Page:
Returned Peace Corps Volunteer groups are a linchpin of our community, and whenever possible, we like to spotlight what they are doing. Friends of Armenia (FOA) only incorporated as a non-profit this year, but already they have 50 dues-paying members with active fundraising, grants, and membership committees. Their top priority is to support innovative, charitable projects in Armenia led by current Peace Corps Volunteers—projects that show real promise but may be too unconventional for USAID/Peace Corps Small Project Assistance (SPA) or Partnership Grant programs.
To strengthen the fledgling FOA community and to honor Armenian culture, Armenia RPCVs gathered in Seattle, Dallas, and Washington, D.C. this August to celebrate Vardavar, a mid-summer Armenian holiday that dates back to pre-Christian times. The ancient festival is traditionally associated with the goddess Astghik, who was the goddess of water, beauty, love and fertility.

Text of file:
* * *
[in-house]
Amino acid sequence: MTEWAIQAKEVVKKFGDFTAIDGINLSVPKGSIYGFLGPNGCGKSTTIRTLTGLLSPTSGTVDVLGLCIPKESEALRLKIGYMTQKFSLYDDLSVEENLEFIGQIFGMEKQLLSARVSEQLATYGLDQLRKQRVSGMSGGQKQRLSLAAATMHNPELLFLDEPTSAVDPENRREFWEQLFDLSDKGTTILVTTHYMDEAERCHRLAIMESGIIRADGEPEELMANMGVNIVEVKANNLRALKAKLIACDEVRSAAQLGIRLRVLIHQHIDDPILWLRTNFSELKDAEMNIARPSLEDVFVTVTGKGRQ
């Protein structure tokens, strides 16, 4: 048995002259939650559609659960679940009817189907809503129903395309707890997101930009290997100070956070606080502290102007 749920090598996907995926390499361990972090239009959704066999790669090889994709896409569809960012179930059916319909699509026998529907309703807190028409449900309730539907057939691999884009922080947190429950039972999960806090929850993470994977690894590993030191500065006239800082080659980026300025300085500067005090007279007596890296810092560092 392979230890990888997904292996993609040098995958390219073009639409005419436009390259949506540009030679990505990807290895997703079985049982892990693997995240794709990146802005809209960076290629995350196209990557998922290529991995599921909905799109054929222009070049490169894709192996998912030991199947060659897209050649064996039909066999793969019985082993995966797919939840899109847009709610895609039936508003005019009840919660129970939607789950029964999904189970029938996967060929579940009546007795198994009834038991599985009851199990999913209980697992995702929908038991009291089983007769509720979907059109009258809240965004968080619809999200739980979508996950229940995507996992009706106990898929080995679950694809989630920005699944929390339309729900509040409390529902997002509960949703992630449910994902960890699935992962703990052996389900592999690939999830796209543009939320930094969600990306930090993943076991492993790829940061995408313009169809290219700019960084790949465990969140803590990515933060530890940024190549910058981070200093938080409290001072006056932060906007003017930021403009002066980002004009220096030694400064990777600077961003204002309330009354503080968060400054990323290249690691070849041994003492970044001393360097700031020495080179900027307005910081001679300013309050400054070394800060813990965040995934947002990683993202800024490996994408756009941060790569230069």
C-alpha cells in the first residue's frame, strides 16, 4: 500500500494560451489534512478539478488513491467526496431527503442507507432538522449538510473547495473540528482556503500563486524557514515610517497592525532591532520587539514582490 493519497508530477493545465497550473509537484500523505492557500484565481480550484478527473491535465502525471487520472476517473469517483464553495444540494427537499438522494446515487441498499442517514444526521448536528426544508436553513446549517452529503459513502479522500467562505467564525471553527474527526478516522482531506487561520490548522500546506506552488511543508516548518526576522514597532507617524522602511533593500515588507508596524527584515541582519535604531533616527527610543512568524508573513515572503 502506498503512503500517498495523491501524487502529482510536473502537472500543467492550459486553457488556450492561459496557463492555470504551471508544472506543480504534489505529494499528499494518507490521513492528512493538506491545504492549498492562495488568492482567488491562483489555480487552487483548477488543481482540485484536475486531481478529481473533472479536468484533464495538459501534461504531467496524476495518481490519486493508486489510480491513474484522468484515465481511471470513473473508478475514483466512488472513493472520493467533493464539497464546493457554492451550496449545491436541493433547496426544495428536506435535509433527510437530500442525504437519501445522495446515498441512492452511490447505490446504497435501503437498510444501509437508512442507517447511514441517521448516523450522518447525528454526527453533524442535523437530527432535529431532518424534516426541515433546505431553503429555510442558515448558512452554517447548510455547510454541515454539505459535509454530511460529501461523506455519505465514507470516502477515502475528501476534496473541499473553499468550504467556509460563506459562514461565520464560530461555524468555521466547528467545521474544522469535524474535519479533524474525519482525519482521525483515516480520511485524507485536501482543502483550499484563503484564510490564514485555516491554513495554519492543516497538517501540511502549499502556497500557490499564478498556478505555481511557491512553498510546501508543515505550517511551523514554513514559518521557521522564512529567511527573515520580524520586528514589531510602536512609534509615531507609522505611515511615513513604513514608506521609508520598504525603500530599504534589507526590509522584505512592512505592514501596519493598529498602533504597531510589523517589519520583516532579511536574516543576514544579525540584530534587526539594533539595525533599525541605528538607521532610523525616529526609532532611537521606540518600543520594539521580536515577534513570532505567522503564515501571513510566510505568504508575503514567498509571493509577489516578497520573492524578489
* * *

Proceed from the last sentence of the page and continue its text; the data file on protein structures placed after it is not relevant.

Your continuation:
Since the collapse of the Soviet Union, Armenians continue to suffer problems with their infrastructure and public utilities, such as maintaining a stable and safe water supply. Nonetheless, to celebrate the progress that has been made, families host Vardavar cookouts while children (and grownups!) chase each other with small pails or cups of water, looking to douse their siblings and friends.
The DC-area RPCVs hosted an Armenian "khorovatz" (skewers of pork tenderloin cooked over hot coals) with mulberry vodka, lavash bread, cheese and fresh vegetables. The celebration also included Armenian dancing and a water balloon toss. For pictures of the celebration, visit the Friends of Armenia website at: www.friendsofarmenia.org/vardavar.